FAA medical reform – what it means for pilots

medical
Third-class medical reform may eliminate the need to visit an AME.

If you’ve held a valid medical certificate in the past 10 years, you may never have to see an Aviation Medical Examiner (AME) again.  And for those just coming into aviation, you may be able to complete just one AME medical exam at the beginning of your flying and then use the simplified process as long as your flying can be accomplished with third class privileges.

This regulatory and financial relief is part of what is generically referred to as “third-class medical reform” – one of the top lobbying efforts of the major aviation associations for years.  While it’s uncertain how quickly the new law will take effect, FAA will presumably begin a rulemaking process to make the regulatory changes required by the legislation.  To ensure pilots do not have to wait indefinitely, there is a provision in the legislations that allows pilots to operate under the new reform guidance beginning in July, 2017 if a final rule has not been issued.

In July, 2016, President Obama signed a funding extension for the FAA that included third-class medical reform.  The change, as noted above, reduces the financial and regulatory burdens of recreational flight.  In short, it will make it easier to fly for many pilots which is a major victory for general aviation.

Pilot in airplane
3rd class medical reform includes recreational or personal flying

Third class medical flying can be thought of as recreational or personal flying – generally flight training and all types of flying short of commercial operations including day and night VFR operations and even IFR flying.  When using the simplified medical process, there is a maximum number of passengers that may be carried (5) and the aircraft operated is limited to six seats and no more than 6,000 lbs.  Pilots are also altitude restricted to 18,000 feet MSL (no Class A operations) and a speed limit of 250 knots.

Third-class medical reform does not affect those already flying sport aircraft with a valid driver’s license in lieu of a third-class medical.  You may continue flying light-sport aircraft.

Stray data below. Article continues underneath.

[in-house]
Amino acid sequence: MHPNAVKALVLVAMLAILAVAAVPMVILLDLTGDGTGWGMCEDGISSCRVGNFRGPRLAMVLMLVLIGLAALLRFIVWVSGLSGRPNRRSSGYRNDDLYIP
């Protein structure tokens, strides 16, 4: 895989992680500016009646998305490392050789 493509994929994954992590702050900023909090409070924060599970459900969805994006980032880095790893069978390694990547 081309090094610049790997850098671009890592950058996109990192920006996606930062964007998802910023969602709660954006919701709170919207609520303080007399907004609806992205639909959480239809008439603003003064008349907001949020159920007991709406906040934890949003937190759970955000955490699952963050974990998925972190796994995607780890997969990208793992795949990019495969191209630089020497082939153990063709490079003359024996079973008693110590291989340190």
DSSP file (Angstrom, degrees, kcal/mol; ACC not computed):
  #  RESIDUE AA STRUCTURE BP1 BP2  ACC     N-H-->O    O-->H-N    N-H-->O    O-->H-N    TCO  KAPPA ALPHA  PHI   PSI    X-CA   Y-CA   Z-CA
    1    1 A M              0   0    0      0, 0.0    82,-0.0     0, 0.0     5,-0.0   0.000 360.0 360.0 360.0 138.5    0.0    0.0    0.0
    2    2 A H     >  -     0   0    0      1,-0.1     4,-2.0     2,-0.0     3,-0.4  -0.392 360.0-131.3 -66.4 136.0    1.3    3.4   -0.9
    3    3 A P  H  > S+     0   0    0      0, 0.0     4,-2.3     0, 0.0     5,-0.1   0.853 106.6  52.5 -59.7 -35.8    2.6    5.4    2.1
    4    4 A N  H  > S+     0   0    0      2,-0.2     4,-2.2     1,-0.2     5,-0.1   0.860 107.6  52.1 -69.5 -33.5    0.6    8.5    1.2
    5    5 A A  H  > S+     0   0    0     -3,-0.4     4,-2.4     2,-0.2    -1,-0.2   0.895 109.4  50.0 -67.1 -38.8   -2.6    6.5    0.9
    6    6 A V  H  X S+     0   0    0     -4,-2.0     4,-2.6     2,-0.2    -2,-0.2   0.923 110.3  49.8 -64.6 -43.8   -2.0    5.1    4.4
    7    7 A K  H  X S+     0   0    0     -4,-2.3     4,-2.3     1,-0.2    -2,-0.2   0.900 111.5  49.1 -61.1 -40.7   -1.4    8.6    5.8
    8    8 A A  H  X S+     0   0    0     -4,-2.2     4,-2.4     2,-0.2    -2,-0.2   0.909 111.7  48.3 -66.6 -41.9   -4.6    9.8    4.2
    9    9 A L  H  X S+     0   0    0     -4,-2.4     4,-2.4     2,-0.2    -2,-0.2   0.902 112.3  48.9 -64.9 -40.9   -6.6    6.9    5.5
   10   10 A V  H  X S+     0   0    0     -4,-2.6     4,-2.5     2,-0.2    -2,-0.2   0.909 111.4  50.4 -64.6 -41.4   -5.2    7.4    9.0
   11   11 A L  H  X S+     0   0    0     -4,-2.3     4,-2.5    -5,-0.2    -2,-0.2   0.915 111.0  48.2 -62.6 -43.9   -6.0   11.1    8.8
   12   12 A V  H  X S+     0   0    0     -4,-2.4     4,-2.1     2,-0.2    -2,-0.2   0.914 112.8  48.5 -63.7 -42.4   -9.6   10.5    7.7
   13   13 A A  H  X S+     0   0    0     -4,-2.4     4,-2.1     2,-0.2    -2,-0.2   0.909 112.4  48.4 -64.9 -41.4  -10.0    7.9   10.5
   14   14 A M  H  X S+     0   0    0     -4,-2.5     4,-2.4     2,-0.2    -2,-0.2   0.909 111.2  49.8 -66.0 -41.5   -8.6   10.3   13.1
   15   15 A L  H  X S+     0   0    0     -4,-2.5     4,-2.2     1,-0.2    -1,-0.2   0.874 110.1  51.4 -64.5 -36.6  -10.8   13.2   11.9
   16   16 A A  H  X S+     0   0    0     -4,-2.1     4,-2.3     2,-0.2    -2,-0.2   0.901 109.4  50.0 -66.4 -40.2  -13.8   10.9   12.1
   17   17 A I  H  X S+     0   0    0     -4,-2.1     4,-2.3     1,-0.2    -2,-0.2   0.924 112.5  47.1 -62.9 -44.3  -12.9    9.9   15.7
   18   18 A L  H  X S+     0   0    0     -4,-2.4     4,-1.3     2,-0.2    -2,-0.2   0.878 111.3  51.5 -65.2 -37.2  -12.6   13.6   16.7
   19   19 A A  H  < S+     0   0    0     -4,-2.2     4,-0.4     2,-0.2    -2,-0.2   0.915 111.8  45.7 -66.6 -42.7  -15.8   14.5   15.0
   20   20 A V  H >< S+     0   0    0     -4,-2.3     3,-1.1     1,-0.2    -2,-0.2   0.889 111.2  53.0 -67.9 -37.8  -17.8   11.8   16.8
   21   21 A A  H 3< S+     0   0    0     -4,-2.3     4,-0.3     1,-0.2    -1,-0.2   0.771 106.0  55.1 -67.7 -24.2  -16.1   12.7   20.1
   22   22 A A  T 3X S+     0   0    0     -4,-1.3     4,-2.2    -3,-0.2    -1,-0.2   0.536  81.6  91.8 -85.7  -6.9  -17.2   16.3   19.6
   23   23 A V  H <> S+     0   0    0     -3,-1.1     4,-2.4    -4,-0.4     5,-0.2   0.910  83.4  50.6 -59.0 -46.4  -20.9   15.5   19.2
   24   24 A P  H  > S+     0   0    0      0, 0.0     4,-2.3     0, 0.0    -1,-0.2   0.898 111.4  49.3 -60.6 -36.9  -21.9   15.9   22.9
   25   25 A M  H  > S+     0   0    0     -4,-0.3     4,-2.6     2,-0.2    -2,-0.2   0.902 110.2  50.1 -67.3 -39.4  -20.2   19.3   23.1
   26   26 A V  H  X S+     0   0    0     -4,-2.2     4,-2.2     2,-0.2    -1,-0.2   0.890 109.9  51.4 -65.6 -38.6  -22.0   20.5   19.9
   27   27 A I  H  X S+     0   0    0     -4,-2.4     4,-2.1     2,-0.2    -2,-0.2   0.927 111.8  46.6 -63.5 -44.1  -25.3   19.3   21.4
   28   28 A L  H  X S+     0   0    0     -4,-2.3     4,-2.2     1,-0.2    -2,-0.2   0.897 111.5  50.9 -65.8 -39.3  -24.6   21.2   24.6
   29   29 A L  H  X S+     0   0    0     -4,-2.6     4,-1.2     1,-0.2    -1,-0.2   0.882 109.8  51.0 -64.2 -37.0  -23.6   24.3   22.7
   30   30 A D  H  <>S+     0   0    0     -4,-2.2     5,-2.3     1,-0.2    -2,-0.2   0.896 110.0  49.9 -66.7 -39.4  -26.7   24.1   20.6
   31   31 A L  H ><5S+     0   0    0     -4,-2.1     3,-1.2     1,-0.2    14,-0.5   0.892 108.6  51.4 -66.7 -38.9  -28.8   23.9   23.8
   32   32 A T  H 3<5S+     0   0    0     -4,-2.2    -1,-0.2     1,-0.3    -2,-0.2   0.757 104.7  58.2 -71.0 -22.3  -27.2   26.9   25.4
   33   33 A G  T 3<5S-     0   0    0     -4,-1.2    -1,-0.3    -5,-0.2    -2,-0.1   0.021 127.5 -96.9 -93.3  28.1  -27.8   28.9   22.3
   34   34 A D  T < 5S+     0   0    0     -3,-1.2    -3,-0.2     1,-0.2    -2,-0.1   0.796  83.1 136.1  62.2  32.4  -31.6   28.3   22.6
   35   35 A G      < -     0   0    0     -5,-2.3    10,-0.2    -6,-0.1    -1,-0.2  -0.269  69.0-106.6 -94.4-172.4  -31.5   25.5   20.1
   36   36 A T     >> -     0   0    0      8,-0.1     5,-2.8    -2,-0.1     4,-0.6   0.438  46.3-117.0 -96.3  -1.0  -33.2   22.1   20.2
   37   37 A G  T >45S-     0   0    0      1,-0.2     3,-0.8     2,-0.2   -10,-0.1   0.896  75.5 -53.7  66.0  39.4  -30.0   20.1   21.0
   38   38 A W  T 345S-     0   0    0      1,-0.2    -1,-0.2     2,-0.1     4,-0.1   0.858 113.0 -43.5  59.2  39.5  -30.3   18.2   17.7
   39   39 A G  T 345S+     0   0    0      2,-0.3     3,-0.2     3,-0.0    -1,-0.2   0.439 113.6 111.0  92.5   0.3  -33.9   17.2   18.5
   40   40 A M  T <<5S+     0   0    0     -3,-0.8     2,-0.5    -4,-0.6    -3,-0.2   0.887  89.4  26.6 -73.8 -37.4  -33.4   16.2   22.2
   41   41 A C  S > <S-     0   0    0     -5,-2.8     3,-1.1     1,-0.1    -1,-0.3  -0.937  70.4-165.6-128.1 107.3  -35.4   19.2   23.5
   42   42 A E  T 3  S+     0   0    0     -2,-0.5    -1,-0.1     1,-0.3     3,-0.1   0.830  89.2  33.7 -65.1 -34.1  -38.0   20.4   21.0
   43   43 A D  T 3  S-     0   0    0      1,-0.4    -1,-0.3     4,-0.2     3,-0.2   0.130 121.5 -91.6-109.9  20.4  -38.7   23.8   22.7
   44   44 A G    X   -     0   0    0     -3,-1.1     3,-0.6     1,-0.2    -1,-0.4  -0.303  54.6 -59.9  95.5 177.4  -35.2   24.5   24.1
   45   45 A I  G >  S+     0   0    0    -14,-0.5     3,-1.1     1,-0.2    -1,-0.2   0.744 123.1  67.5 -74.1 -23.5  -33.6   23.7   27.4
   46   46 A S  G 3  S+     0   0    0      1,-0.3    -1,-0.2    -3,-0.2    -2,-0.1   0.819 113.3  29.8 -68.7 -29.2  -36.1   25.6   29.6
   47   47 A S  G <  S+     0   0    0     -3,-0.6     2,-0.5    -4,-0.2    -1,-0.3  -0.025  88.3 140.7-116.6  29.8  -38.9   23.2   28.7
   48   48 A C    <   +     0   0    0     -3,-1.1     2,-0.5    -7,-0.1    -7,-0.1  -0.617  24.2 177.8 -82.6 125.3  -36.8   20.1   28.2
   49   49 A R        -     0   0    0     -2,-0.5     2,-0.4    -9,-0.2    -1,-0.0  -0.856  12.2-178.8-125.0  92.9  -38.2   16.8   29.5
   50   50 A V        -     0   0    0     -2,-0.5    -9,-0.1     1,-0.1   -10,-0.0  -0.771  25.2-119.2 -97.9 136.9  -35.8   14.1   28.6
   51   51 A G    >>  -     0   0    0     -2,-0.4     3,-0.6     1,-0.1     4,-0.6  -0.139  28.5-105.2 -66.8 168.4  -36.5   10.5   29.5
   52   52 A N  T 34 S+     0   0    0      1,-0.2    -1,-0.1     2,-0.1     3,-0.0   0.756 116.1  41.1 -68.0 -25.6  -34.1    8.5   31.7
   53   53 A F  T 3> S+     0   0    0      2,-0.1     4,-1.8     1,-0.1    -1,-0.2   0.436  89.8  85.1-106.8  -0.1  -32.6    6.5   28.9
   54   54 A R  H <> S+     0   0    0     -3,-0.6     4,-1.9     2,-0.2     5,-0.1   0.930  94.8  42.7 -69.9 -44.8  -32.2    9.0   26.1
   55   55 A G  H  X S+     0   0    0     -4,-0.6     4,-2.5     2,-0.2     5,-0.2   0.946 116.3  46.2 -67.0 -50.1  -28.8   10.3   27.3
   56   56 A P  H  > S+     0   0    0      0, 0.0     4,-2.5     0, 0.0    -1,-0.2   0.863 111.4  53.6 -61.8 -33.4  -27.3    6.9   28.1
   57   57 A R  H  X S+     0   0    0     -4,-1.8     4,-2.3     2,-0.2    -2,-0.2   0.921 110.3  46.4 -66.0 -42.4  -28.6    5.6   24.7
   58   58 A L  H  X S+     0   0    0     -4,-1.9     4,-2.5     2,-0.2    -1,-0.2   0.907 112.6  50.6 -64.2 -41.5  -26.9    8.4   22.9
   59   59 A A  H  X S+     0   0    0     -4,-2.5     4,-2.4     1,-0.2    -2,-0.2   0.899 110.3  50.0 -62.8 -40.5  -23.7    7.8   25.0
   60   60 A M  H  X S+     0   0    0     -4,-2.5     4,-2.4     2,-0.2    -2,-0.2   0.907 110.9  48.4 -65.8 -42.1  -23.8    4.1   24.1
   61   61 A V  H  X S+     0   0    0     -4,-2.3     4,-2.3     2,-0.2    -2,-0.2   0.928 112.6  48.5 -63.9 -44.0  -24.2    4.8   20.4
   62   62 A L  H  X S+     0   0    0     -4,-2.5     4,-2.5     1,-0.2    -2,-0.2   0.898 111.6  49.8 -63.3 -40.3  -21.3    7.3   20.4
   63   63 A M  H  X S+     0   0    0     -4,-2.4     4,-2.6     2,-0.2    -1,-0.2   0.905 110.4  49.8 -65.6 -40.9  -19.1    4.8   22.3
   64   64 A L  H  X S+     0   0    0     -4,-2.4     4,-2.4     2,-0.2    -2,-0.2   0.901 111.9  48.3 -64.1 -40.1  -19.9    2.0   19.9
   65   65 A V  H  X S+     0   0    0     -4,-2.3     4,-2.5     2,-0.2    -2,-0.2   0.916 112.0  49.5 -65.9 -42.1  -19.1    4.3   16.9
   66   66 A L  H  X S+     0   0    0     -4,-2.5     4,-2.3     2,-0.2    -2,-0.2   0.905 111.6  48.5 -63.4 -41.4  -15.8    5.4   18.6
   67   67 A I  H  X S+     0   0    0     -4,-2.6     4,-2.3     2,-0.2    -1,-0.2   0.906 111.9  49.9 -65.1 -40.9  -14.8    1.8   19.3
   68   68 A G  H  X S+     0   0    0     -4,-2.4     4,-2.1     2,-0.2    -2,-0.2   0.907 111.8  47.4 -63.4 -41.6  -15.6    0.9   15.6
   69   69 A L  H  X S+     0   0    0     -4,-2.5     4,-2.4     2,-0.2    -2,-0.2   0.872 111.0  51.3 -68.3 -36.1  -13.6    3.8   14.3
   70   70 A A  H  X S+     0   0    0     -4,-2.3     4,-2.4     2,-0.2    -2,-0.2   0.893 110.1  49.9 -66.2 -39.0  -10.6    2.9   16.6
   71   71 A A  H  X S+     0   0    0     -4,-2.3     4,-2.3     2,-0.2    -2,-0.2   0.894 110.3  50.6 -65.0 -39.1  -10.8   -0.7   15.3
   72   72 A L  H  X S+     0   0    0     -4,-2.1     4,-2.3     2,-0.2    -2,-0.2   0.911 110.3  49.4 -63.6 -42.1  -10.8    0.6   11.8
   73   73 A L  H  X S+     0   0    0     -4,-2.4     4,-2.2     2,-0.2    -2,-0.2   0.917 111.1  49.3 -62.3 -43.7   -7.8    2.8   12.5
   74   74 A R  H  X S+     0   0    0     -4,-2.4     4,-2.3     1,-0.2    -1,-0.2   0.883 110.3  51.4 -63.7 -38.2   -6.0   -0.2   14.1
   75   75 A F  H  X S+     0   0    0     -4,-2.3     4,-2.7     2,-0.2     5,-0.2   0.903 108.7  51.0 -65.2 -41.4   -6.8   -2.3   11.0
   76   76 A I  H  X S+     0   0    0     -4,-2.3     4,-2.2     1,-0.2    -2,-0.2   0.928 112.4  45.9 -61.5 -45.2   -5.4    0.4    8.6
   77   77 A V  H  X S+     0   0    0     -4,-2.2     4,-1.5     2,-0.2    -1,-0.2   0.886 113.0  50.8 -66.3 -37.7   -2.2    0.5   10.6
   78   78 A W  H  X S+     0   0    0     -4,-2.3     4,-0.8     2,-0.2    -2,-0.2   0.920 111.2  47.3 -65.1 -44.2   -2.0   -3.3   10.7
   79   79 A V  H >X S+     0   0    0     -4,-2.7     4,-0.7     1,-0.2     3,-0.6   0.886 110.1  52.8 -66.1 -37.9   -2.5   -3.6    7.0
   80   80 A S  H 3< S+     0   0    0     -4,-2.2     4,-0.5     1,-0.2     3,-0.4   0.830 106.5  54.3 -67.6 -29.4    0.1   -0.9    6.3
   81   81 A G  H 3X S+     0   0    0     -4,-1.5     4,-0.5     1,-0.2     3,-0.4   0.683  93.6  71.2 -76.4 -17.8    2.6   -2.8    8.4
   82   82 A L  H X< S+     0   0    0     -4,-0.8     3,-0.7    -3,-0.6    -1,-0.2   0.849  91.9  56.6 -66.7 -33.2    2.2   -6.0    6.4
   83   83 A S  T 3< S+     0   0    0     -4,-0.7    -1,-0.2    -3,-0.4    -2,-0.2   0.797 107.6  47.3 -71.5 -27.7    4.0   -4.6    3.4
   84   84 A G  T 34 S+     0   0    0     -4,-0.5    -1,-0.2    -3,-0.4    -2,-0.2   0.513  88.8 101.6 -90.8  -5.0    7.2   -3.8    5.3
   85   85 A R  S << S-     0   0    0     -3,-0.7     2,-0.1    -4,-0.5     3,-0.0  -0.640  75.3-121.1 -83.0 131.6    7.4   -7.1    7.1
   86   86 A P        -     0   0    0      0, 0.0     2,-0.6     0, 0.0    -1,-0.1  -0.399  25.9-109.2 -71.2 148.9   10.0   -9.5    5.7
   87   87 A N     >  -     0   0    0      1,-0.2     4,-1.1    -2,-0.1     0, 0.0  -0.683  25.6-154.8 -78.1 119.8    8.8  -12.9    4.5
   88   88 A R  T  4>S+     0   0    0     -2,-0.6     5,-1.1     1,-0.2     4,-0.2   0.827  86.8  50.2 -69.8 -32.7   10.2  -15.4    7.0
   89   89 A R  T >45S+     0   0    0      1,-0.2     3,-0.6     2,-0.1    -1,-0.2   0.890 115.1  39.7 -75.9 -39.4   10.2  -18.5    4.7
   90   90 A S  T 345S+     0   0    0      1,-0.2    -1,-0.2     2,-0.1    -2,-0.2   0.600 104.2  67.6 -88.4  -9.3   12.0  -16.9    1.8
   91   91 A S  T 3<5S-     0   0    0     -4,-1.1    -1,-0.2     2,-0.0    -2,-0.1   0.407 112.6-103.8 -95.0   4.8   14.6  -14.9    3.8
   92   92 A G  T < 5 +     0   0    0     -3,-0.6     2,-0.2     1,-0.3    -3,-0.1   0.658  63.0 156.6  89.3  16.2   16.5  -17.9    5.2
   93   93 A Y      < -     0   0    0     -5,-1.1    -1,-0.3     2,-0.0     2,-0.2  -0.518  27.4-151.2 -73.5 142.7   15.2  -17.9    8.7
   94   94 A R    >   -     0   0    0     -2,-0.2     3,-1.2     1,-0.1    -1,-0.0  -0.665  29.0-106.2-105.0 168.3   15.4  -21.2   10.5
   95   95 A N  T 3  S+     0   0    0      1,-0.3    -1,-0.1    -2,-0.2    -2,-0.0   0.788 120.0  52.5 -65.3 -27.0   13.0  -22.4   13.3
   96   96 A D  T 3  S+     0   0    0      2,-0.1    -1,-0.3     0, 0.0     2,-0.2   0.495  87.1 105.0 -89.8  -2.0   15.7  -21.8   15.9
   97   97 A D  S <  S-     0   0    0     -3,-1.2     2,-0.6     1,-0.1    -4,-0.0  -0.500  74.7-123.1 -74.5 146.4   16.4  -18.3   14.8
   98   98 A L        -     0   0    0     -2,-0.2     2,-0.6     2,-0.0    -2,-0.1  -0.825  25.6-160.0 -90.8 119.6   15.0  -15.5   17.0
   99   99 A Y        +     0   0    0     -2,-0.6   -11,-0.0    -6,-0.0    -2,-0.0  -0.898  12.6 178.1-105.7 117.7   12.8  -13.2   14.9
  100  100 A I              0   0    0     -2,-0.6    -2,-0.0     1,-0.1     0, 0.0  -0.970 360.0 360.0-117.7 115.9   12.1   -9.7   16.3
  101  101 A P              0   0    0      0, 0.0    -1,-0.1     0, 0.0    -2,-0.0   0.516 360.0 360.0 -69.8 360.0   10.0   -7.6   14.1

doctor talking to her male patient at office
Pilots will be required to visit a physician at least every four years

As part of the new guidance, pilots will need to visit their primary care physician at least once every four years and provide an FAA-developed checklist of issues to be discussed during the visit.  Both the pilot and physician will need to sign the checklist stating that indeed discussed the various items.  A record of the required visit and checklist will then be noted in the pilot’s logbook.  There is no additional need to report or file anything directly with FAA.

The required checklist will be in two parts.  There will be questions to be answered by the pilot in advance of the exam and a list of items for the physician to include as part of the exam which are typical of items found in any routine physical.  The questions will include a short medical history and list of current medications and, as one might expect, information about whether the pilot has had a medical denied, suspended or revoked.

Pilots will also be expected to complete an online training course in aeromedical factors every two years.  The course will be available from the AOPA Air Safety Institute and will be free to complete.

Perhaps the greatest financial and regulatory relief of the reform movement comes to those with special issuance medicals.  Special issuance medicals are an option for pilots with certain medical conditions that are specifically disqualifying.  Once FAA reviews the history and circumstances, the pilot may be cleared to fly under the special issuance authorization.

If you currently hold a special issuance third-class medical, or have held one within the ten years preceding July 15, 2016, and do not suffer one of the specific cardiac, neurological, or mental health conditions identified as exceptions, you will never again be required to go through the special issuance process.

An important note is that third-class medical reform does not alleviate the need for pilots to continually self-certify when it comes to being fit for flight.  This includes consideration for any medications that may affect physical or cognitive abilities.  While it would make sense that a primary care physician would be in a better position to assess one’s overall health than the snapshot that takes place during the traditional AME exam, the process also depends on an honest and free exchange with your doctor.

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It was his first airplane trip at age seven that made Eric decide to become a pilot. "While boarding the airplane, a flight attendant noticed my interest in the flight deck and urged me to go talk to the pilot. I give a lot of credit to that pilot for my career choice." He earned a bachelor’s degree in finance and went on to an airline career. Eric now heads Sporty’s flight school and directs the University of Cincinnati’s Professional Pilot Training Program. In addition, Eric serves as a Captain in Sporty’s corporate flight department.